Design is everywhere in our lives, perhaps most importantly in the places where we’ve just stopped noticing. 99% Invisible is a weekly exploration of the process and power of design and architecture. From award winning producer Roman Mars. Learn more at <a href="http://99percentinvisible.org">99percentinvisible.org</a>.<br/> A proud member of Radiotopia, from PRX. Learn more at <a href="http://radiotopia.fm/">radiotopia.fm</a>.
March 23rd, 2016
Episode 219 of 279 episodes
The last hundred years or so of food advertising have been shaped by this one simple fact: real food usually looks pretty unappetizing on camera. It's static and boring to look at, and it tends to wilt under the glare of hot studio lights.So advertisers have had to walk a fine line between enhancement and fakery, trying all kinds of tricks to get food to look good. Then, in the1970s, food advertising took a radical turn. Food started moving, which opened the door to all the fancy tricks we see in advertising today: shrimp executing acrobatic flips, lobster claws cracking open in slow-motion, french fries bouncing across a table.An ad director namedElbert Budindeveloped this new aesthetic Flying Food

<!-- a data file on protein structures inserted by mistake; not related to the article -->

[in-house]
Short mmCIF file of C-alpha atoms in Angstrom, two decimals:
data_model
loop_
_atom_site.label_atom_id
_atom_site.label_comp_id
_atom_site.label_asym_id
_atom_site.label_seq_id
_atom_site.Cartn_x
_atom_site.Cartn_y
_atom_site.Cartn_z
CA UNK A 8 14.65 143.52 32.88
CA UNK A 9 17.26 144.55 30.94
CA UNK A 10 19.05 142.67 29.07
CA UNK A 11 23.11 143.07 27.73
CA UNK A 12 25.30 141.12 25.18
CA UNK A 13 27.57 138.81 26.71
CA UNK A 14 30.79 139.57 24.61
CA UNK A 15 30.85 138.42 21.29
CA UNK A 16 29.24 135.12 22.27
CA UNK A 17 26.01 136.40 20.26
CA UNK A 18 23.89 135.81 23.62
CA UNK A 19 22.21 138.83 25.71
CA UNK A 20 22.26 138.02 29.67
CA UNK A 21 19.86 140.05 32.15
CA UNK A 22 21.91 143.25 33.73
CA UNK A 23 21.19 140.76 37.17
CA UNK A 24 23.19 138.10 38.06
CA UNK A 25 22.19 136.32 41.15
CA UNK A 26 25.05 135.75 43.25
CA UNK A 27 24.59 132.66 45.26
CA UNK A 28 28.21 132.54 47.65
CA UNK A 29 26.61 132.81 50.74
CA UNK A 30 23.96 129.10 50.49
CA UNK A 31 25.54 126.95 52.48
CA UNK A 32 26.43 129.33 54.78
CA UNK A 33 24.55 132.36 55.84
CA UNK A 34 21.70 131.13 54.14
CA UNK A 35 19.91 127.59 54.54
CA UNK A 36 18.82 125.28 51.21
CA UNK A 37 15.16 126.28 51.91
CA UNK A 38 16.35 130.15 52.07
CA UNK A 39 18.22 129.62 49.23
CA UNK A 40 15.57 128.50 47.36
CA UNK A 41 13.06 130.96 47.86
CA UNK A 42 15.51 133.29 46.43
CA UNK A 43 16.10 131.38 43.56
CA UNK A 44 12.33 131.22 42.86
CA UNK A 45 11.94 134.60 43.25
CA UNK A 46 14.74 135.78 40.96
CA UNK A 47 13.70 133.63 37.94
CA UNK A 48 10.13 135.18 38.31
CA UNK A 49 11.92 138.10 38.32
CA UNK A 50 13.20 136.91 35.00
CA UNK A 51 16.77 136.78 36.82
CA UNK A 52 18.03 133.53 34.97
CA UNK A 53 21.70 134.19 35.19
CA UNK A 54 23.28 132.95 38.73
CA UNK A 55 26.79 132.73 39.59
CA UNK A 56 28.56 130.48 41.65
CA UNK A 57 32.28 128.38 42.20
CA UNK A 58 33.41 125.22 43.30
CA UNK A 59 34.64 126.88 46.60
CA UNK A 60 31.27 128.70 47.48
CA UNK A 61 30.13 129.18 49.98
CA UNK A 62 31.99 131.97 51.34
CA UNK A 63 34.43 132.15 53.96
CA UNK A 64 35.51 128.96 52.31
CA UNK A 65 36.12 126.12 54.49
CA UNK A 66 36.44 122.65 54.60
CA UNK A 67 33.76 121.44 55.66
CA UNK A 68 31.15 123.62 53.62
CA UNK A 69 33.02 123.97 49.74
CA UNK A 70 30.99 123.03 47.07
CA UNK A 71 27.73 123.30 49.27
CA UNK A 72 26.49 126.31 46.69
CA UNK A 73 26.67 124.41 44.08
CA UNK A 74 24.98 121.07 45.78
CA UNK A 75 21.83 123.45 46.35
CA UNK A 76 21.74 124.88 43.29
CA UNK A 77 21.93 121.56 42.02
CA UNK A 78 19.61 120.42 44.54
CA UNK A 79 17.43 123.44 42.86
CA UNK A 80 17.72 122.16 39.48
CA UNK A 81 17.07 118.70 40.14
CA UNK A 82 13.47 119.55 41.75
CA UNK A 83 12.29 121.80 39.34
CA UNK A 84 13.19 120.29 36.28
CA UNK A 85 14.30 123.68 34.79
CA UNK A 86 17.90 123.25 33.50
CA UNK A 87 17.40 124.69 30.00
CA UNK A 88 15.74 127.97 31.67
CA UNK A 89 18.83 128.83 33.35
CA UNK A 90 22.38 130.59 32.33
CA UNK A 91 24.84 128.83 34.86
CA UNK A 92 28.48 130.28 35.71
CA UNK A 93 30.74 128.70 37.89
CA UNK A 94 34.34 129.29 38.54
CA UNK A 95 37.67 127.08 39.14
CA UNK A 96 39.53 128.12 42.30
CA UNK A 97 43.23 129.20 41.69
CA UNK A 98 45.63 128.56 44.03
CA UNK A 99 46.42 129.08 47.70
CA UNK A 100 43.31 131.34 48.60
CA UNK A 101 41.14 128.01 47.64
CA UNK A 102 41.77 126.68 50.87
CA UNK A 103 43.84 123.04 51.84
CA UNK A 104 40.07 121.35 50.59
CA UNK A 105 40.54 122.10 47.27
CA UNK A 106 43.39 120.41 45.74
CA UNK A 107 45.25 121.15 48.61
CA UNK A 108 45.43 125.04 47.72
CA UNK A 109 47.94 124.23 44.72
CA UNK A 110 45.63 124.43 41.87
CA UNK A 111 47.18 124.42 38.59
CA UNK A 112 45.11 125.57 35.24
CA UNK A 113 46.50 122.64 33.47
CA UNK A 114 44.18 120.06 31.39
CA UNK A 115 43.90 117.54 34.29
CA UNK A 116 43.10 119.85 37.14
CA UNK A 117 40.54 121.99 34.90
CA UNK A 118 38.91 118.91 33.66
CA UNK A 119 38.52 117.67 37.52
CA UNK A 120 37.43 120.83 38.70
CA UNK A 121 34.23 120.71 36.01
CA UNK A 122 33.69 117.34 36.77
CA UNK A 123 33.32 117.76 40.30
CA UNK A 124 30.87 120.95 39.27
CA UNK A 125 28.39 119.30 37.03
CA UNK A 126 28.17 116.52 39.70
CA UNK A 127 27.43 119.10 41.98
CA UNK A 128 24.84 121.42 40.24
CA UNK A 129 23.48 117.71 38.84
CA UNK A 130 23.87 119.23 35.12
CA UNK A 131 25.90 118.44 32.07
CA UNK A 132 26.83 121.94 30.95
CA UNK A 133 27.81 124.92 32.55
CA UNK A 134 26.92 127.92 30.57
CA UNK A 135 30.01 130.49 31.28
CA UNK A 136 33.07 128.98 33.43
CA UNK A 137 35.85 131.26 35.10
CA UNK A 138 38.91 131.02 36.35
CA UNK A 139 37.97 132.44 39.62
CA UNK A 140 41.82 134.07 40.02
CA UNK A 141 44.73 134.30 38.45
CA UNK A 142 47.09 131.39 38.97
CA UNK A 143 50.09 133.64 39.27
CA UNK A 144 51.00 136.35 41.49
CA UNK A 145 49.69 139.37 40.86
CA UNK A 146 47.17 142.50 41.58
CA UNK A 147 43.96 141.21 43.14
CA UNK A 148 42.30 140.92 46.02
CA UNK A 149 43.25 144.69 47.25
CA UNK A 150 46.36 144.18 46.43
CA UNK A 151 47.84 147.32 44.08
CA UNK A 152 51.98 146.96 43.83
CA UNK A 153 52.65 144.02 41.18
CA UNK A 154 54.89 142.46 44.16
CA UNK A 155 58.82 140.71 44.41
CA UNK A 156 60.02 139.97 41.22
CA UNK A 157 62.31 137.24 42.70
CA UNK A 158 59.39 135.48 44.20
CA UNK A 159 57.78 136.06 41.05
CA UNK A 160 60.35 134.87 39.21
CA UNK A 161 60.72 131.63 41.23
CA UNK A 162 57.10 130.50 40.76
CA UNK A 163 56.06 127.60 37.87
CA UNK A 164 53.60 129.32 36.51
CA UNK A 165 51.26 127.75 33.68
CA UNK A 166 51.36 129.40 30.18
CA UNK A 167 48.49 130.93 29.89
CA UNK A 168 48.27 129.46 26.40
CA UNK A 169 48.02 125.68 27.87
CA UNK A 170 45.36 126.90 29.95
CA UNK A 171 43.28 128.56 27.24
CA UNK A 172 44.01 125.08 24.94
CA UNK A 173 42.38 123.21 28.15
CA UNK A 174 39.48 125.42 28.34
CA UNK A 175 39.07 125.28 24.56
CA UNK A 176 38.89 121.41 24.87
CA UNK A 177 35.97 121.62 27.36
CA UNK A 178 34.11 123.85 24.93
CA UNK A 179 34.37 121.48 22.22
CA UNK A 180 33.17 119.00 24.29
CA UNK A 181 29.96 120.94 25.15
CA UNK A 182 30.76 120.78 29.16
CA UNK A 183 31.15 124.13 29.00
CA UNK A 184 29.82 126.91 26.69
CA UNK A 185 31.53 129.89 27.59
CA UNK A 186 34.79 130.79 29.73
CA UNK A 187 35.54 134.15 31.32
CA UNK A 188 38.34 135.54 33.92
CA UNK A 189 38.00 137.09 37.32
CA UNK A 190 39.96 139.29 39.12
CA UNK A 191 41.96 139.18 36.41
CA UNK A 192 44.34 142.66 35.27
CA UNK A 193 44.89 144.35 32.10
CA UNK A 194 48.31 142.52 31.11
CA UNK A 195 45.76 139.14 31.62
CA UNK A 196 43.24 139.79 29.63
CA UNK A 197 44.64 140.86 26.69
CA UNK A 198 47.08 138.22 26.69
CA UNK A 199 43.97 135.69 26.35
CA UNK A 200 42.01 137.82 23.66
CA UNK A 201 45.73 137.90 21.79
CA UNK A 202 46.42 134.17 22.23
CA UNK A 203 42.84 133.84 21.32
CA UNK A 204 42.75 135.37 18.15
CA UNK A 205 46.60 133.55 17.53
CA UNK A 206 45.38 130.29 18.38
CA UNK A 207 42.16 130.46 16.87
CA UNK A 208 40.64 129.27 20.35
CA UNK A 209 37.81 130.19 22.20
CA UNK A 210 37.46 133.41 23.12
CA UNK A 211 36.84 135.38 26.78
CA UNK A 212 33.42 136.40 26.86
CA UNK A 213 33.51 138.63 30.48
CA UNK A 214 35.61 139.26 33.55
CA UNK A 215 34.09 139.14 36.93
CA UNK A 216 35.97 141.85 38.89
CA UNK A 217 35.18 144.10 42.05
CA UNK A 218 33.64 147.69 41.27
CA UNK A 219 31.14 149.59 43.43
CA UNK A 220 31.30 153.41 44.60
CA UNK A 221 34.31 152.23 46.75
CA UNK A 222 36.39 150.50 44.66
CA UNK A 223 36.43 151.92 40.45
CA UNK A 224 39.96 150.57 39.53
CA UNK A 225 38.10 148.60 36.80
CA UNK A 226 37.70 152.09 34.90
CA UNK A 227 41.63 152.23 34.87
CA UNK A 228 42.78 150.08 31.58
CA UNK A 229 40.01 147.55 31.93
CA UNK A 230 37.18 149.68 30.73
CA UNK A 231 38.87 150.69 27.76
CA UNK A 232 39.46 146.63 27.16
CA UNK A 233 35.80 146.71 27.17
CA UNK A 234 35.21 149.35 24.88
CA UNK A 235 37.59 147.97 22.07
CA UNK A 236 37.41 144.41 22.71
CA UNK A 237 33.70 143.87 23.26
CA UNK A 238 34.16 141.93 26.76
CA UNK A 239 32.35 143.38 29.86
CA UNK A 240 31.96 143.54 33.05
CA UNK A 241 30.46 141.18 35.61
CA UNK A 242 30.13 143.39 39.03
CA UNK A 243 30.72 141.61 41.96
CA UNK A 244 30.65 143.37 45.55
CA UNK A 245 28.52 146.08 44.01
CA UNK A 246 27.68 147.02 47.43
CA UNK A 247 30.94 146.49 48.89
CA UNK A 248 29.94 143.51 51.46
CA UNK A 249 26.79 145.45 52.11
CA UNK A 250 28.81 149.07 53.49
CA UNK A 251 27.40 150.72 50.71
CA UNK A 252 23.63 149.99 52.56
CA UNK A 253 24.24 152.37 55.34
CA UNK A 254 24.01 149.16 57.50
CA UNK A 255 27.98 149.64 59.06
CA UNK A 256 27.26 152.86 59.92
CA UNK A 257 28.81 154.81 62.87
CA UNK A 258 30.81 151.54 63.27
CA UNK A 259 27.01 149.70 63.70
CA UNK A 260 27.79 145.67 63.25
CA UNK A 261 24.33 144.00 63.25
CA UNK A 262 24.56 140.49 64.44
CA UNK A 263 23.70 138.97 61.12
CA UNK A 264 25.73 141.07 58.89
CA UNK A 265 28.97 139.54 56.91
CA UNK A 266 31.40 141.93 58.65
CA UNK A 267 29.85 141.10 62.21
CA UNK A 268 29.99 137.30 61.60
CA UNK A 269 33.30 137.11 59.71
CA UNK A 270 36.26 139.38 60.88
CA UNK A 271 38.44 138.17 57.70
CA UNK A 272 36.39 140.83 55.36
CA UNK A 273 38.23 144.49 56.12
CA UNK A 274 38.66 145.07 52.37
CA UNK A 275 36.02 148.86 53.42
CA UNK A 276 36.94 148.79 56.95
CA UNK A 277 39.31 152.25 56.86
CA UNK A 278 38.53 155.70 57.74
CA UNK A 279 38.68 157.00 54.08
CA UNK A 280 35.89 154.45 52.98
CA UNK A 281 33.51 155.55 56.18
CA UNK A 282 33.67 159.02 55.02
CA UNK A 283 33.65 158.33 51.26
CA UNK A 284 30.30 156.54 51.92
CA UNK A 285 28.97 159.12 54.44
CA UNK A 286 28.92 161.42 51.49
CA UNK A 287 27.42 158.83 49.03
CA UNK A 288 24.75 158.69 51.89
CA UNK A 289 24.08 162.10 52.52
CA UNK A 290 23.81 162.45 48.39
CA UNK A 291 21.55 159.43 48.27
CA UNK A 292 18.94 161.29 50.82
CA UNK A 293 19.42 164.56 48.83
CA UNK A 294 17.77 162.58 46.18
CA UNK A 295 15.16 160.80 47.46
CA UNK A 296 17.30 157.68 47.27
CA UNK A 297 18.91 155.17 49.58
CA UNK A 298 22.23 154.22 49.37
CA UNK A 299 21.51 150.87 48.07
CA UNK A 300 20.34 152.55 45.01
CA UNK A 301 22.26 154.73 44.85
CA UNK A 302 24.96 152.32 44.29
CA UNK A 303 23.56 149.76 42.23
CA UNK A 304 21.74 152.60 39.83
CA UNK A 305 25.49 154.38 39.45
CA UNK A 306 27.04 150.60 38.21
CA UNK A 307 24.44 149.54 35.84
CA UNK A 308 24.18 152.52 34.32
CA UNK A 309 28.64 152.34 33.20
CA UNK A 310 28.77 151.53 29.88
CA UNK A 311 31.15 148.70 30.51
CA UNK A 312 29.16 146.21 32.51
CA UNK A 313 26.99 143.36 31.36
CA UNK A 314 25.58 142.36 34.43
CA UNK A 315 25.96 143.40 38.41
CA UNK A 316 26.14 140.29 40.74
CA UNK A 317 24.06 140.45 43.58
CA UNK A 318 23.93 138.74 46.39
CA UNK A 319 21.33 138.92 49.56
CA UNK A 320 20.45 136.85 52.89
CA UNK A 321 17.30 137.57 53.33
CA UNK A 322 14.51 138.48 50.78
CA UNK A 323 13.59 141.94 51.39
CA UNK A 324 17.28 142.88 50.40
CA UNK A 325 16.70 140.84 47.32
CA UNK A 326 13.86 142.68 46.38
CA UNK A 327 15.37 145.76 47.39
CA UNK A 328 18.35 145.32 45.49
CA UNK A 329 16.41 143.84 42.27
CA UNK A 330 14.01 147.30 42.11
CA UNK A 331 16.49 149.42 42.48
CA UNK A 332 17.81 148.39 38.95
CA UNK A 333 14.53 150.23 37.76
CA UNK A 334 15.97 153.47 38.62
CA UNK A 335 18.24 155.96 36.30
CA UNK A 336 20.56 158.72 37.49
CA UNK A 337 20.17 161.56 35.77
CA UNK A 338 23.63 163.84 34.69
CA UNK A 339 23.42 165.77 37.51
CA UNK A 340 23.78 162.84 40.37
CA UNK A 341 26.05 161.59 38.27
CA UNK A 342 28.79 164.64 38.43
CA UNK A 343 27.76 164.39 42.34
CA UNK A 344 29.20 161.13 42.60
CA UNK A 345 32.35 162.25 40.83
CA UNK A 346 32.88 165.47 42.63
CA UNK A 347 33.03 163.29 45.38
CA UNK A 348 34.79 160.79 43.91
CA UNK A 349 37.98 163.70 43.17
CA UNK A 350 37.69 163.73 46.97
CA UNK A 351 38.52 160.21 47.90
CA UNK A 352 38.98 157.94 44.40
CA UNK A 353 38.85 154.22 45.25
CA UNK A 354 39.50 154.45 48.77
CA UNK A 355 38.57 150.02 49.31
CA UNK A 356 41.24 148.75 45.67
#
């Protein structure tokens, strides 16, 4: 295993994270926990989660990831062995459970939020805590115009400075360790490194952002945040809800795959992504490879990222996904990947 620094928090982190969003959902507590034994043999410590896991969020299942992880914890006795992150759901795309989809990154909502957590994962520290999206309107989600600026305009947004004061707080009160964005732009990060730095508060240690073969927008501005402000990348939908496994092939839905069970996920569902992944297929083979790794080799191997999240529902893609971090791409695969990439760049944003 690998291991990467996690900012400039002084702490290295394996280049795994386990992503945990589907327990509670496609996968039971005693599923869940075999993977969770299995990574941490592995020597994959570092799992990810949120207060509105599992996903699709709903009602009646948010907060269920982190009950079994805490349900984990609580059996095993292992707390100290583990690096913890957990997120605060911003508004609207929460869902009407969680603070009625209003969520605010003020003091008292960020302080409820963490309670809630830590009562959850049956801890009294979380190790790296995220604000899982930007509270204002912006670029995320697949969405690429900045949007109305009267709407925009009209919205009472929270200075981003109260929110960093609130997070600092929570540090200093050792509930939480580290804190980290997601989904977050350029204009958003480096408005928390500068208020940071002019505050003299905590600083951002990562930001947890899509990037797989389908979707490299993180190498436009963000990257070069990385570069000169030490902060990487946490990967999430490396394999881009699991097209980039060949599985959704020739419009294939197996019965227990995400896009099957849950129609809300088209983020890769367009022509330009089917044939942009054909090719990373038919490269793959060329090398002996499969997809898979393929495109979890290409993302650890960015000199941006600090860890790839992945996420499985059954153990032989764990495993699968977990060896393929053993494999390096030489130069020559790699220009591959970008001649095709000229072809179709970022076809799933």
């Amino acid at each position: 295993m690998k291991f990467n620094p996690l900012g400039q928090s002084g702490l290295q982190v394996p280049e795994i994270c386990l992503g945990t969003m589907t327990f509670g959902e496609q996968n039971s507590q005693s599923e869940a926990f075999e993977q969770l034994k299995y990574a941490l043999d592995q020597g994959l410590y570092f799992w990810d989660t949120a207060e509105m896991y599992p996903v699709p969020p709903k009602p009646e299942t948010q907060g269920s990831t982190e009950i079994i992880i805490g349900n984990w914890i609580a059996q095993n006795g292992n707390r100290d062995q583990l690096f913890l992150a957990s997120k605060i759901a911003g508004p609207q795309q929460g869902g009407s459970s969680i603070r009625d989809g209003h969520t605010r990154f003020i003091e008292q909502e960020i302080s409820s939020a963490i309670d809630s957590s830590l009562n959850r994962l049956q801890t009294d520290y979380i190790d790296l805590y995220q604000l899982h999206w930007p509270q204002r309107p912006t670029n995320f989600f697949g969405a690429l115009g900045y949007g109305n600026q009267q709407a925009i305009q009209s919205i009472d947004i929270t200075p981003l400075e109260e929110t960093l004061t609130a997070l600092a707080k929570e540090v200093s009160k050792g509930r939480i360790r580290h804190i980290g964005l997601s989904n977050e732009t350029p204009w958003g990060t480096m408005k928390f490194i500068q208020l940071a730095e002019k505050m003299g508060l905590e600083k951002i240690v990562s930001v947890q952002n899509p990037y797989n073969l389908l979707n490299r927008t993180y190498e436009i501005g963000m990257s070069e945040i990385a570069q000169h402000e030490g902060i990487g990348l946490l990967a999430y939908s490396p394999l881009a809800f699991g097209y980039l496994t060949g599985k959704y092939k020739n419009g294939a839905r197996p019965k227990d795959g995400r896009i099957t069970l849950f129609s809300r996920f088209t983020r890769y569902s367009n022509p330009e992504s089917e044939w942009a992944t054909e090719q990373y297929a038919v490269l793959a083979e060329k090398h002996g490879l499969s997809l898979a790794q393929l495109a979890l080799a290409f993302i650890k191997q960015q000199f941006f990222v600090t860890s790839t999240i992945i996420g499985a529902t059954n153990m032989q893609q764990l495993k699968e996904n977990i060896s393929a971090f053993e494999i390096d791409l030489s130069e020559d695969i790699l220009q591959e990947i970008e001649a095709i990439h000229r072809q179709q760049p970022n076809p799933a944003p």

In a time where we're all threatened by a rhetoric of hate from the people in power; A Gay And A NonGay challenges many of our differences head on and promises that no matter who you are, or what you're into (Bruce Springsteen or Britney), love is love and gay and nongays can be friends. </div><div><br></div><div>An independent podcast from James Barr (@imjamesbarr) and Dan Hudson (@DanHudson). Contact us on Twitter, IG or Facebook @gaynongay